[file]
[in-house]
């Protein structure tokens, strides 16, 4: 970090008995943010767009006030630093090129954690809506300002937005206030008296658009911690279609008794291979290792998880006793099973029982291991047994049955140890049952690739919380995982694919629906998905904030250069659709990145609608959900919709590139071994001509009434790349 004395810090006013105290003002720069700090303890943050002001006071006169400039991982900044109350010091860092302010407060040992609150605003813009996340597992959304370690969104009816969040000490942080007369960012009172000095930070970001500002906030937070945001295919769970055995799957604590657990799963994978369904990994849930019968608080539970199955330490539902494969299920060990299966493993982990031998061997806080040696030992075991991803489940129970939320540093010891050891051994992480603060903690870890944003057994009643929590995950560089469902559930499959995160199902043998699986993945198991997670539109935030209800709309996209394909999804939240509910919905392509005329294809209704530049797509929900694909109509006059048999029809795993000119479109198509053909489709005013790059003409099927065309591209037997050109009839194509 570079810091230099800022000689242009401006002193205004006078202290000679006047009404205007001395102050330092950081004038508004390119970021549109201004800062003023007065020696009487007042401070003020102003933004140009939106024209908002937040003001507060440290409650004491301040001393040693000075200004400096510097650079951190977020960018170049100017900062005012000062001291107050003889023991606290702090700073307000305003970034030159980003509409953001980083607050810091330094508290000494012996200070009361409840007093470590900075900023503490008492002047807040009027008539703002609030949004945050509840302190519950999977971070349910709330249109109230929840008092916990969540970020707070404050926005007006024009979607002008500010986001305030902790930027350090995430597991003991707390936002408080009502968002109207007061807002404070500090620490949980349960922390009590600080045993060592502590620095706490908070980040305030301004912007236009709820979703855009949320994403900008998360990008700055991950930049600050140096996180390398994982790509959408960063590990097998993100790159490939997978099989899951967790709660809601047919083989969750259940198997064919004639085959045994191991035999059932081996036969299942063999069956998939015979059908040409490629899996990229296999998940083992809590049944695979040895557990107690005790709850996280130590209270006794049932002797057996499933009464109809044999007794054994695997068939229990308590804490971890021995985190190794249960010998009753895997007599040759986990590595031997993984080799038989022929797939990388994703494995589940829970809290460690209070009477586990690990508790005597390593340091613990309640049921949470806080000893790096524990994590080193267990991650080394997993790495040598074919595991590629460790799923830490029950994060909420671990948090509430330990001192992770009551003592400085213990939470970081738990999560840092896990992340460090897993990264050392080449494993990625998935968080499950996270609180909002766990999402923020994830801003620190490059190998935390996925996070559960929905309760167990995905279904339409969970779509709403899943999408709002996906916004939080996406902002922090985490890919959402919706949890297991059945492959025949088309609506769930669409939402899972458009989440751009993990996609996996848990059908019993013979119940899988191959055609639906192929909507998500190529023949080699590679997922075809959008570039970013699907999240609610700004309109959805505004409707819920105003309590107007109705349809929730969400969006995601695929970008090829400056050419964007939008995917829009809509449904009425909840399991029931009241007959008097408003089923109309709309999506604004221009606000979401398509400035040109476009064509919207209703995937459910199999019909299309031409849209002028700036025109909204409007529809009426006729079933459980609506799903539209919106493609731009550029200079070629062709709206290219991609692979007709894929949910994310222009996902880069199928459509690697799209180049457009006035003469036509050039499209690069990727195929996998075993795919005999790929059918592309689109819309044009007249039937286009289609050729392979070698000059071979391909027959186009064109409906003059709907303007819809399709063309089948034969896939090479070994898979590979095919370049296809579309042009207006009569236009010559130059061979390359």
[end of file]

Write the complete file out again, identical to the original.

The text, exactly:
[in-house]
């Protein structure tokens, strides 16, 4: 970090008995943010767009006030630093090129954690809506300002937005206030008296658009911690279609008794291979290792998880006793099973029982291991047994049955140890049952690739919380995982694919629906998905904030250069659709990145609608959900919709590139071994001509009434790349 004395810090006013105290003002720069700090303890943050002001006071006169400039991982900044109350010091860092302010407060040992609150605003813009996340597992959304370690969104009816969040000490942080007369960012009172000095930070970001500002906030937070945001295919769970055995799957604590657990799963994978369904990994849930019968608080539970199955330490539902494969299920060990299966493993982990031998061997806080040696030992075991991803489940129970939320540093010891050891051994992480603060903690870890944003057994009643929590995950560089469902559930499959995160199902043998699986993945198991997670539109935030209800709309996209394909999804939240509910919905392509005329294809209704530049797509929900694909109509006059048999029809795993000119479109198509053909489709005013790059003409099927065309591209037997050109009839194509 570079810091230099800022000689242009401006002193205004006078202290000679006047009404205007001395102050330092950081004038508004390119970021549109201004800062003023007065020696009487007042401070003020102003933004140009939106024209908002937040003001507060440290409650004491301040001393040693000075200004400096510097650079951190977020960018170049100017900062005012000062001291107050003889023991606290702090700073307000305003970034030159980003509409953001980083607050810091330094508290000494012996200070009361409840007093470590900075900023503490008492002047807040009027008539703002609030949004945050509840302190519950999977971070349910709330249109109230929840008092916990969540970020707070404050926005007006024009979607002008500010986001305030902790930027350090995430597991003991707390936002408080009502968002109207007061807002404070500090620490949980349960922390009590600080045993060592502590620095706490908070980040305030301004912007236009709820979703855009949320994403900008998360990008700055991950930049600050140096996180390398994982790509959408960063590990097998993100790159490939997978099989899951967790709660809601047919083989969750259940198997064919004639085959045994191991035999059932081996036969299942063999069956998939015979059908040409490629899996990229296999998940083992809590049944695979040895557990107690005790709850996280130590209270006794049932002797057996499933009464109809044999007794054994695997068939229990308590804490971890021995985190190794249960010998009753895997007599040759986990590595031997993984080799038989022929797939990388994703494995589940829970809290460690209070009477586990690990508790005597390593340091613990309640049921949470806080000893790096524990994590080193267990991650080394997993790495040598074919595991590629460790799923830490029950994060909420671990948090509430330990001192992770009551003592400085213990939470970081738990999560840092896990992340460090897993990264050392080449494993990625998935968080499950996270609180909002766990999402923020994830801003620190490059190998935390996925996070559960929905309760167990995905279904339409969970779509709403899943999408709002996906916004939080996406902002922090985490890919959402919706949890297991059945492959025949088309609506769930669409939402899972458009989440751009993990996609996996848990059908019993013979119940899988191959055609639906192929909507998500190529023949080699590679997922075809959008570039970013699907999240609610700004309109959805505004409707819920105003309590107007109705349809929730969400969006995601695929970008090829400056050419964007939008995917829009809509449904009425909840399991029931009241007959008097408003089923109309709309999506604004221009606000979401398509400035040109476009064509919207209703995937459910199999019909299309031409849209002028700036025109909204409007529809009426006729079933459980609506799903539209919106493609731009550029200079070629062709709206290219991609692979007709894929949910994310222009996902880069199928459509690697799209180049457009006035003469036509050039499209690069990727195929996998075993795919005999790929059918592309689109819309044009007249039937286009289609050729392979070698000059071979391909027959186009064109409906003059709907303007819809399709063309089948034969896939090479070994898979590979095919370049296809579309042009207006009569236009010559130059061979390359």